# Where is Angle Measure Tool in ArcMap?

Where is the Angle Measure Tool in ArcMap 10?

I can't seem to find it.

• forums.arcgis.com/threads/… Oct 22, 2010 at 17:05
• There was a Measure/Angle tool written by Trent Hare of the USGS and modified by the Maine DEP. It was a simple dll and was stated as usable in 8 and 9x. I still use it in 10.4.1. I could not locate a downloadable version in a few minutes of searching the Internet; perhaps others can. I still have the one I got from the old Arcscripts site many years ago.
– John
Nov 15, 2016 at 21:34

In ArcGIS 10.1 and later, there is a tool called COGO - located in the Editor Toolbar/More Editing Tools/COGO. On the tool bar there is a button called Reporting COGO descriptions. This reporting tool has a feature called "Angle between two lines" which reports the angle between 3 points on a line.

Do you mean this?

Select, and then tap in angle, as per what u did in 931? Can still do direction/length in combo as well. Let me know if this is not what ur after

This Python script tool will do the trick. To use it, add it as a script tool, set the parameter to Feature Set - and set its schema to a line feature class. This script should work with 10.0 and later.

``````# calculate an azimuth angle from a interactively entered
# line (feature set)
#
# Curtis Price, [email protected],  9/18/2013 11:51:10 AM

import math
import arcpy

# read line (This parameter should be a line feature set)
line = arcpy.GetParameterAsText(0)

# to see how this is used, see the help:
# http://resources.arcgis.com/en/help/main/10.1/index.html#//001500000028000000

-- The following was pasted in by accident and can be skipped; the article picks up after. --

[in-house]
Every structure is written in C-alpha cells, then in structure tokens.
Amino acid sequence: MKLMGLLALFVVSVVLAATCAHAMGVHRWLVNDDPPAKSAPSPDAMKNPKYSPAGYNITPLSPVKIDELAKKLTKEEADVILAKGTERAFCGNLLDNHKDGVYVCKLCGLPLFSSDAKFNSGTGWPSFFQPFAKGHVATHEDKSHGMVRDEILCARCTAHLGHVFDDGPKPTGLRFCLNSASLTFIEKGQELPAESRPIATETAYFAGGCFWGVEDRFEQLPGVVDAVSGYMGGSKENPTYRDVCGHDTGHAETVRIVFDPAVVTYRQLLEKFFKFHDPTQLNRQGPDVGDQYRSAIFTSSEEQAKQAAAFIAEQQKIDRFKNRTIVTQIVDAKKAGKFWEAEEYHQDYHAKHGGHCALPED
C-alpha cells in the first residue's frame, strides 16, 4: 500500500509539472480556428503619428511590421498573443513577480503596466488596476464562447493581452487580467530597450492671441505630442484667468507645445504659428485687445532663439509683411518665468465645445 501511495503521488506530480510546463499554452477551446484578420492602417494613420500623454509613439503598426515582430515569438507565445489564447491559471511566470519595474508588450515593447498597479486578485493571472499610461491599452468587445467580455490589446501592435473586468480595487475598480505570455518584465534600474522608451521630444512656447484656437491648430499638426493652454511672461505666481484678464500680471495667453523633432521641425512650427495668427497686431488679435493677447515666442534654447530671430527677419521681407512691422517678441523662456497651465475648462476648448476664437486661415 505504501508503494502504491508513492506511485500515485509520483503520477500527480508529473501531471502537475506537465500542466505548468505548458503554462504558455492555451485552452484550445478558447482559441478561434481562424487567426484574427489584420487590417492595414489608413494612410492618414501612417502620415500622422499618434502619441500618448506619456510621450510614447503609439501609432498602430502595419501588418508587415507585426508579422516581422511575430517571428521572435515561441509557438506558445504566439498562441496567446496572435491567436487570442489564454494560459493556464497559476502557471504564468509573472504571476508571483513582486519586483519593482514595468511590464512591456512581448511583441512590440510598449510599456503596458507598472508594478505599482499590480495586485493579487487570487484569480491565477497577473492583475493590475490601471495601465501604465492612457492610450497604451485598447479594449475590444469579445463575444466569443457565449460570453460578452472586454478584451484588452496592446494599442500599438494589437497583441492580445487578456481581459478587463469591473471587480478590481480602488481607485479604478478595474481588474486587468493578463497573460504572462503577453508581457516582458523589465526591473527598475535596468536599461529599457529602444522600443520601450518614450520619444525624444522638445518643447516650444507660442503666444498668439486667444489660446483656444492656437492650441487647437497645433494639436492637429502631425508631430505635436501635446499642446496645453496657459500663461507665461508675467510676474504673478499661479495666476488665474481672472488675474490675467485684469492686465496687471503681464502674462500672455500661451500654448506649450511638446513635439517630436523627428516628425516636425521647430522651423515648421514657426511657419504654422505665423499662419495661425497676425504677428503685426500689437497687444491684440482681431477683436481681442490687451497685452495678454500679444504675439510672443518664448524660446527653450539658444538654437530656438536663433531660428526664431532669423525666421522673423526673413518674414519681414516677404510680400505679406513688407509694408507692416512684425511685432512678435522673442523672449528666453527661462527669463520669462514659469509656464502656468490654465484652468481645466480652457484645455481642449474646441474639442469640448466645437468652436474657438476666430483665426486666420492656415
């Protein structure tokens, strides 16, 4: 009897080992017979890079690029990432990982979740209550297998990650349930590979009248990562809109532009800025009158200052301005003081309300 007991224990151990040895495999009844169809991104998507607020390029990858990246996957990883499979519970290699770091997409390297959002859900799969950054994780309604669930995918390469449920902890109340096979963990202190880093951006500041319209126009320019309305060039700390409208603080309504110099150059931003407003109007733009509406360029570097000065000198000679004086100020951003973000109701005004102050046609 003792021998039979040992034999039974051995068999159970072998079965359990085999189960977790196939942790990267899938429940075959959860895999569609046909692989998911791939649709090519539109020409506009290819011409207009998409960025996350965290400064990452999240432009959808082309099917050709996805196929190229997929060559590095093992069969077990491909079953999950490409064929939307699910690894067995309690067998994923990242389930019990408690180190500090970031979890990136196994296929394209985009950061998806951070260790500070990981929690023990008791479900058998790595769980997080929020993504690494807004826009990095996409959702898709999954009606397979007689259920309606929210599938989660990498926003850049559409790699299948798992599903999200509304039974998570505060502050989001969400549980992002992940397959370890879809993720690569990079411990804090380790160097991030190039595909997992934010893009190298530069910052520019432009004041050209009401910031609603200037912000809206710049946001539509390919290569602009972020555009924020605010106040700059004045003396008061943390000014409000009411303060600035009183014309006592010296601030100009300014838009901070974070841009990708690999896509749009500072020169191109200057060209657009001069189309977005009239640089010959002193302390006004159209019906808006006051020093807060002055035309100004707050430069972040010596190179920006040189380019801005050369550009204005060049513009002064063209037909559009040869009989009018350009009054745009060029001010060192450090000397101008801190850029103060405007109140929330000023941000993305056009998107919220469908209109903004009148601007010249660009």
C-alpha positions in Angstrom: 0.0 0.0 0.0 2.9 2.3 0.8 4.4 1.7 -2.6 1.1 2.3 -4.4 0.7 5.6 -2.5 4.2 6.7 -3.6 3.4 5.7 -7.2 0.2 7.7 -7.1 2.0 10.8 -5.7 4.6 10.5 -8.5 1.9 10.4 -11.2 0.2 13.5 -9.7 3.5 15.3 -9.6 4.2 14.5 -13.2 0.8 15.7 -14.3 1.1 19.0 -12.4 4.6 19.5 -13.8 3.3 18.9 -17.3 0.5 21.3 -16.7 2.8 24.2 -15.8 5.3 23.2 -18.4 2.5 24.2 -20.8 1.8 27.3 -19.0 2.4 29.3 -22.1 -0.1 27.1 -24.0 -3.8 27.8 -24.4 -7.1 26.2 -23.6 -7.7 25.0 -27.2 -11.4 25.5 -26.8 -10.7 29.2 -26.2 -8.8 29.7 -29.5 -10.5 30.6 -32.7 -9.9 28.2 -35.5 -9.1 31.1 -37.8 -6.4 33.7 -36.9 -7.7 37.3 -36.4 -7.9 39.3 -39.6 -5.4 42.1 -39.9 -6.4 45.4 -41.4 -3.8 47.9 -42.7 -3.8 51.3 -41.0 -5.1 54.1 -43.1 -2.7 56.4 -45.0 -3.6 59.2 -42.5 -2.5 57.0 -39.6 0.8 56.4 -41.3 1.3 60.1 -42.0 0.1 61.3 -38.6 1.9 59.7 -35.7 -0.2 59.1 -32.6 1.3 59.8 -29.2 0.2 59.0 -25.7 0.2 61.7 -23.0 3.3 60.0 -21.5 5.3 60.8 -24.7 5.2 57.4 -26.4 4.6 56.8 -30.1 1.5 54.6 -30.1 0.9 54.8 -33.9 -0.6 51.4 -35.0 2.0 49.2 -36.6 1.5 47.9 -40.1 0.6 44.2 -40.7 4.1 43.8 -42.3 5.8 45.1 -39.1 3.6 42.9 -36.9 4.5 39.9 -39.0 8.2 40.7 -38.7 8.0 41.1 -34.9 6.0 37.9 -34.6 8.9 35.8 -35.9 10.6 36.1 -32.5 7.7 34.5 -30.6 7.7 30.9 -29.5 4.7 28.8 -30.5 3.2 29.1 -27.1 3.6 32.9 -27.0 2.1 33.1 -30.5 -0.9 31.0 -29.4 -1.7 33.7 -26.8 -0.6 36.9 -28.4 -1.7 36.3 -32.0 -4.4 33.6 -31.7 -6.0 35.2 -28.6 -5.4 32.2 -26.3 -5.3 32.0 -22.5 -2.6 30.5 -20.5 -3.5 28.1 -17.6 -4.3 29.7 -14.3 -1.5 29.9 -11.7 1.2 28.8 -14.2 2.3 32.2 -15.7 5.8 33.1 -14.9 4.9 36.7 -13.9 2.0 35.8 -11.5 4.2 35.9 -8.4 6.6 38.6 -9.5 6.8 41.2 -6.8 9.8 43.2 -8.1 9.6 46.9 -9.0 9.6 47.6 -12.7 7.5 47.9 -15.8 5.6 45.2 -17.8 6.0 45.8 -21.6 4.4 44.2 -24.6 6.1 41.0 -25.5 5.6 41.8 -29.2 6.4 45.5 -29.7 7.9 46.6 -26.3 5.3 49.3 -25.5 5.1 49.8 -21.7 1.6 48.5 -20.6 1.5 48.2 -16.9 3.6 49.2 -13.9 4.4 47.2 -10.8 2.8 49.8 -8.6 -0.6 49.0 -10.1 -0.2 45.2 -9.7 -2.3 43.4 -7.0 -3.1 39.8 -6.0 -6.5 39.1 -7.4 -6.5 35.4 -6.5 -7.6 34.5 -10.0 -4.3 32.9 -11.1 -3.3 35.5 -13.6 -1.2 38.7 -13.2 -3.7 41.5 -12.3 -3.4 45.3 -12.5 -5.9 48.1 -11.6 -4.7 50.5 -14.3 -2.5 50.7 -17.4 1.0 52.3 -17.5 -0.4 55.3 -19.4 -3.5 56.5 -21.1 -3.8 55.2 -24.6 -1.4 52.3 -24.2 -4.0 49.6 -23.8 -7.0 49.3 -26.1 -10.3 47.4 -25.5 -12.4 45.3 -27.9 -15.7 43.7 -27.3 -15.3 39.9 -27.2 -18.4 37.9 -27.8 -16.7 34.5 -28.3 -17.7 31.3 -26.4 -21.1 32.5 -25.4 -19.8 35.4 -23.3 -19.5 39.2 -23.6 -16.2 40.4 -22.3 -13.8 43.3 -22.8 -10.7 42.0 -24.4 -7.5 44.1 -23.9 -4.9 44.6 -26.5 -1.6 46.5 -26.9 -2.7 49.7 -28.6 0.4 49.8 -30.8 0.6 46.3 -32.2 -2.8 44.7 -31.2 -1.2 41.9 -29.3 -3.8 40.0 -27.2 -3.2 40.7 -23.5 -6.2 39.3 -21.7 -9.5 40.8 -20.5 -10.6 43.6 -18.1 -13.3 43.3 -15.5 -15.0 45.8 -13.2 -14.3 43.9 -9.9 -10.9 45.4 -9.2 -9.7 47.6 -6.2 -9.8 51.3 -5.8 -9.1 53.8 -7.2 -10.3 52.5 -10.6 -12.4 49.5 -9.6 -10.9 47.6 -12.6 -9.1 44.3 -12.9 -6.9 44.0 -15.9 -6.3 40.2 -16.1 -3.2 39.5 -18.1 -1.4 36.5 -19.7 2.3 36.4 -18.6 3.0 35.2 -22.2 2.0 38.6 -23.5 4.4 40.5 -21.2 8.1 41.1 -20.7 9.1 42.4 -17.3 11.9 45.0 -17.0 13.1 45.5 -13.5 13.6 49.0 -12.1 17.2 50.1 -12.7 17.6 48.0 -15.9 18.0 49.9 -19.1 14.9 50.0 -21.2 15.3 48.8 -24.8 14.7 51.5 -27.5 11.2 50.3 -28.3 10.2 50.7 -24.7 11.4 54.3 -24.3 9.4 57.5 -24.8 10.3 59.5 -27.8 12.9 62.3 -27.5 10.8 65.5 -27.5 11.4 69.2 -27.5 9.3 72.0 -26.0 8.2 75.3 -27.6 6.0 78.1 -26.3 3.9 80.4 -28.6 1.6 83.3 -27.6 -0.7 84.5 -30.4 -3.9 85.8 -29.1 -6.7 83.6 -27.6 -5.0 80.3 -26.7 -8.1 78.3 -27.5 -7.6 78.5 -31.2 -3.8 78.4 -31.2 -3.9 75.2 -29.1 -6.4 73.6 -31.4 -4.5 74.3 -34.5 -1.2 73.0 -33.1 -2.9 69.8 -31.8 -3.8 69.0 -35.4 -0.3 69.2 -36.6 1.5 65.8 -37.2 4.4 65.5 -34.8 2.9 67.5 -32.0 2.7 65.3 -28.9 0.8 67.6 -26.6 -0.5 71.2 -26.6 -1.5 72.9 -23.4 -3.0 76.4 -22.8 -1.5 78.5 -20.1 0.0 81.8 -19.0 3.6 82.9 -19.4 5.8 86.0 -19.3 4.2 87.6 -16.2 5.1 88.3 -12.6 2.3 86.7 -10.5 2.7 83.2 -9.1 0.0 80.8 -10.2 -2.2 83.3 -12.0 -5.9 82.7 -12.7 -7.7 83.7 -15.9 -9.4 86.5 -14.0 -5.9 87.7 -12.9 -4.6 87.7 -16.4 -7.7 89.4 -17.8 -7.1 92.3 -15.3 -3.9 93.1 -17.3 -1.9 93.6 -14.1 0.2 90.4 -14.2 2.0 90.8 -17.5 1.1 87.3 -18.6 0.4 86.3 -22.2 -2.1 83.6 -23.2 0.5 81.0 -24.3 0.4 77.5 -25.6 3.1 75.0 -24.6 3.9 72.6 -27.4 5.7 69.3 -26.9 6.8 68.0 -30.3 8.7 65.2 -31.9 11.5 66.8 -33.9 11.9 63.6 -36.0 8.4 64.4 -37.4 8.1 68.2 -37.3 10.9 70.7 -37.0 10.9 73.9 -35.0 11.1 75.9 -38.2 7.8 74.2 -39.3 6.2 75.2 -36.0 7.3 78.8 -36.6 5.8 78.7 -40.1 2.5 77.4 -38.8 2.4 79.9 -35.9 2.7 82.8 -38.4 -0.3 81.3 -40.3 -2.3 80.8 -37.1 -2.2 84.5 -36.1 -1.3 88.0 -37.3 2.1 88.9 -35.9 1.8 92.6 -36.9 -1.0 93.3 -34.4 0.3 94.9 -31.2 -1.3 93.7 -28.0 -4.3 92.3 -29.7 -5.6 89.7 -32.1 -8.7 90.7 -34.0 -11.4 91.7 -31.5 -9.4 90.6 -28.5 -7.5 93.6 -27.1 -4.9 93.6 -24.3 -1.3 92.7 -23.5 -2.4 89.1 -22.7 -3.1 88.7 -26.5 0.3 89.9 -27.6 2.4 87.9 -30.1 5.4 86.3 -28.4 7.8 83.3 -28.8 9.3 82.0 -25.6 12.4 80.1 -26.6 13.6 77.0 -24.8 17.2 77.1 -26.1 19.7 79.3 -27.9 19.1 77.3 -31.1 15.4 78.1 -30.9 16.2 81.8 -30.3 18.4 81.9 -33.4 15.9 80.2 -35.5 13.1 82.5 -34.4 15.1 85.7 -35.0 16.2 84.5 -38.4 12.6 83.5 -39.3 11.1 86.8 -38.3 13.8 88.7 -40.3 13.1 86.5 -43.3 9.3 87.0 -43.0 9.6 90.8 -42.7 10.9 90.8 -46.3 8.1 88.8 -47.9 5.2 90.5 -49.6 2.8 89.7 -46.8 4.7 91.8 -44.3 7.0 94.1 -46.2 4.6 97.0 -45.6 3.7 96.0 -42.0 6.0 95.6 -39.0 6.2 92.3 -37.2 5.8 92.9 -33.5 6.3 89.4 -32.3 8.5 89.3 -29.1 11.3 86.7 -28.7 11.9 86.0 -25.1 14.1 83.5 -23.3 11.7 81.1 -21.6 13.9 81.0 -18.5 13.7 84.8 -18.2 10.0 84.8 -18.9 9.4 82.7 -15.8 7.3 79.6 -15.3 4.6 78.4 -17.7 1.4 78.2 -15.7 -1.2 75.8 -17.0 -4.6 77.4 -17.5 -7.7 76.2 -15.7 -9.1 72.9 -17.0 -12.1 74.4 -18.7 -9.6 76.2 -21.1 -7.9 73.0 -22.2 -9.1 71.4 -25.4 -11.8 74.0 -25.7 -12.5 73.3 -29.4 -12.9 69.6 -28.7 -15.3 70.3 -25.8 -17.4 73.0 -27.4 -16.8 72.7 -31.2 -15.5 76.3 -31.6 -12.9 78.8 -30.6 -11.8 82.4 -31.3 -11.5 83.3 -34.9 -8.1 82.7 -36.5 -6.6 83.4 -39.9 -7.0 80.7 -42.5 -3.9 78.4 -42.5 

# http://resources.arcgis.com/en/help/main/10.1/index.html#//002w00000023000000

def get_angle(xy1, xy2):
"""Calculate azimuth angle from two points. (Zero is north.)"""
import math
try:
# ArcPy point objects
x1, y1, x2, y2 = xy1.X, xy1.Y, xy2.X, xy2.Y
except:
# xy strings, e.g. "0 0"
x1, y1 = [float(x) for x in xy1.split()]
x2, y2 = [float(x) for x in xy2.split()]
dx, dy = (x2 - x1, y2 - y1)
return 90 - math.degrees(math.atan2(dy, dx))

try:
# get first and last point of a line
SHAPE = arcpy.Describe(line).shapeFieldName
Rows = arcpy.SearchCursor(line,"","",SHAPE)
feat = Rows.next().getValue(SHAPE)
pt1 = feat.firstPoint
pt2 = feat.lastPoint
angle = get_angle(pt1, pt2)
msg1 = "  First point: {0:.1f}, {0:.1f}".format(pt1.X, pt1.Y)
msg2 = "  Last point:  {0:.1f}, {0:.1f}".format(pt2.X, pt2.Y)
msg3 = "  Azimuth angle (in degrees): {0:.1f}".format(angle)
except:
raise Exception, "Invalid line input"
``````
• This answer gives negative values on the fourth quadrant (X and Y are both negative). Jun 22, 2020 at 9:26

Without even being sarcastic, for most tasks I use a simple set square / triangle and measure directly on the screen. Quick and dirty solution that works just fine.

Clarifies @TvsGIS' answer. In ArcMap 10.3 use COGO toolbar, select COGO Report (7th button from left) then select "COGO description of an existing feature" (2nd from right : arrow pointing to middle of a line). Then click on line feature. This gives the angle and length in Grid (Map) and Ground (survey measurements) co-ordinates. The transform from Grid to ground is the ADD Direction Offset and divide by Distance Factor of Editing Options > Units > dialog.

If you use "Direction and Distance of a line" (1st button on left), then interactively select start and end points of the line. The angle is from your start point to your end-point. However the line segment may be draw in the opposite direction.

To measure an azimuth from a point with just Basic license you can use feature editing tools:

1. Create a dummy shape file with linear features

2. Start editing session

3. Select "Line Tool" to start creating new feature

4. Left click on point you want to measure your azimuth from

5. Right click on the point you want to measure azimuth to (the context pop-up menu will pop up)

6. Select "Direction..." option

7. The edit box where you are supposed to put in the direction will have the current azimuth.

With Add Geometry Attributes in the Data Management\Features toolbox - you can create a Line Bearing -Adds an attribute to store the start-to-end bearing of each line feature. Values range from 0 to 360, with 0 meaning north, 90 east, 180 south, 270 west, and so on.